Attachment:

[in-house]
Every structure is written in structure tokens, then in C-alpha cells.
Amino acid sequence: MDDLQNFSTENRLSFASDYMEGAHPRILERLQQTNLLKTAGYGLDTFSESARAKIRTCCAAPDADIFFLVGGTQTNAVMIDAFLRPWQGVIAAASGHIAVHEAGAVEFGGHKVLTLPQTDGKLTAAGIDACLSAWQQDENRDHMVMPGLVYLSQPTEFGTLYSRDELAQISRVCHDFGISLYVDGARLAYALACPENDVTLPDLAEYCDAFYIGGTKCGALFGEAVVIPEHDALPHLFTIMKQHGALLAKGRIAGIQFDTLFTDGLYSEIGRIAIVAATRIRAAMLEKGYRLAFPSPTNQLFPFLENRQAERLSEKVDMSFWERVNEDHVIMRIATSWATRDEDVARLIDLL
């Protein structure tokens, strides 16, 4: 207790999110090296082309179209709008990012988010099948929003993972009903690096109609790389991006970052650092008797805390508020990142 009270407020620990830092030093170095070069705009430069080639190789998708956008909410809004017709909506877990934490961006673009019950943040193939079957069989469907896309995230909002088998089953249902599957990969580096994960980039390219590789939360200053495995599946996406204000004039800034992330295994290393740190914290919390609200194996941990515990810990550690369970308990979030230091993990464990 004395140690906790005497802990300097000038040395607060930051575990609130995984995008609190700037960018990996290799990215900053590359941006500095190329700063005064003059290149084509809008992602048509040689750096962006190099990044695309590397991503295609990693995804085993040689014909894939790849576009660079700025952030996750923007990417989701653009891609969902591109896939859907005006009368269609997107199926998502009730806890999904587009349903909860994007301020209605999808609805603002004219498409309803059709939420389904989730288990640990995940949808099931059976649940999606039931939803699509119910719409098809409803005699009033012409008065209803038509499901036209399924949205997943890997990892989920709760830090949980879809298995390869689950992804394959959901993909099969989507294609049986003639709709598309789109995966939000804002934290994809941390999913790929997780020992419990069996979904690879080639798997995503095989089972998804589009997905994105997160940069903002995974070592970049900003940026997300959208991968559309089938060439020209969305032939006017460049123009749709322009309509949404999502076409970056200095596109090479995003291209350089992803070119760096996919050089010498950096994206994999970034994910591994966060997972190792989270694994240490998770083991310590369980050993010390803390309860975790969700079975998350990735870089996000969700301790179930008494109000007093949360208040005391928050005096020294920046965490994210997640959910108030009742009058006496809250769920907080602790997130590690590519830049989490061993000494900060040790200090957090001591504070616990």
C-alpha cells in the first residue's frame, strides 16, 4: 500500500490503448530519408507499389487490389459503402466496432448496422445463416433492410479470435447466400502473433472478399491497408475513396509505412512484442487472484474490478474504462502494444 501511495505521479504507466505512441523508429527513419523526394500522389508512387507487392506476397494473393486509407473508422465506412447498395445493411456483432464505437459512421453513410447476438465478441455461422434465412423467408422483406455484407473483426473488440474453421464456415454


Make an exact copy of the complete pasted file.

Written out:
[in-house]
Every structure is written in structure tokens, then in C-alpha cells.
Amino acid sequence: MDDLQNFSTENRLSFASDYMEGAHPRILERLQQTNLLKTAGYGLDTFSESARAKIRTCCAAPDADIFFLVGGTQTNAVMIDAFLRPWQGVIAAASGHIAVHEAGAVEFGGHKVLTLPQTDGKLTAAGIDACLSAWQQDENRDHMVMPGLVYLSQPTEFGTLYSRDELAQISRVCHDFGISLYVDGARLAYALACPENDVTLPDLAEYCDAFYIGGTKCGALFGEAVVIPEHDALPHLFTIMKQHGALLAKGRIAGIQFDTLFTDGLYSEIGRIAIVAATRIRAAMLEKGYRLAFPSPTNQLFPFLENRQAERLSEKVDMSFWERVNEDHVIMRIATSWATRDEDVARLIDLL
């Protein structure tokens, strides 16, 4: 207790999110090296082309179209709008990012988010099948929003993972009903690096109609790389991006970052650092008797805390508020990142 009270407020620990830092030093170095070069705009430069080639190789998708956008909410809004017709909506877990934490961006673009019950943040193939079957069989469907896309995230909002088998089953249902599957990969580096994960980039390219590789939360200053495995599946996406204000004039800034992330295994290393740190914290919390609200194996941990515990810990550690369970308990979030230091993990464990 004395140690906790005497802990300097000038040395607060930051575990609130995984995008609190700037960018990996290799990215900053590359941006500095190329700063005064003059290149084509809008992602048509040689750096962006190099990044695309590397991503295609990693995804085993040689014909894939790849576009660079700025952030996750923007990417989701653009891609969902591109896939859907005006009368269609997107199926998502009730806890999904587009349903909860994007301020209605999808609805603002004219498409309803059709939420389904989730288990640990995940949808099931059976649940999606039931939803699509119910719409098809409803005699009033012409008065209803038509499901036209399924949205997943890997990892989920709760830090949980879809298995390869689950992804394959959901993909099969989507294609049986003639709709598309789109995966939000804002934290994809941390999913790929997780020992419990069996979904690879080639798997995503095989089972998804589009997905994105997160940069903002995974070592970049900003940026997300959208991968559309089938060439020209969305032939006017460049123009749709322009309509949404999502076409970056200095596109090479995003291209350089992803070119760096996919050089010498950096994206994999970034994910591994966060997972190792989270694994240490998770083991310590369980050993010390803390309860975790969700079975998350990735870089996000969700301790179930008494109000007093949360208040005391928050005096020294920046965490994210997640959910108030009742009058006496809250769920907080602790997130590690590519830049989490061993000494900060040790200090957090001591504070616990």
C-alpha cells in the first residue's frame, strides 16, 4: 500500500490503448530519408507499389487490389459503402466496432448496422445463416433492410479470435447466400502473433472478399491497408475513396509505412512484442487472484474490478474504462502494444 501511495505521479504507466505512441523508429527513419523526394500522389508512387507487392506476397494473393486509407473508422465506412447498395445493411456483432464505437459512421453513410447476438465478441455461422434465412423467408422483406455484407473483426473488440474453421464456415454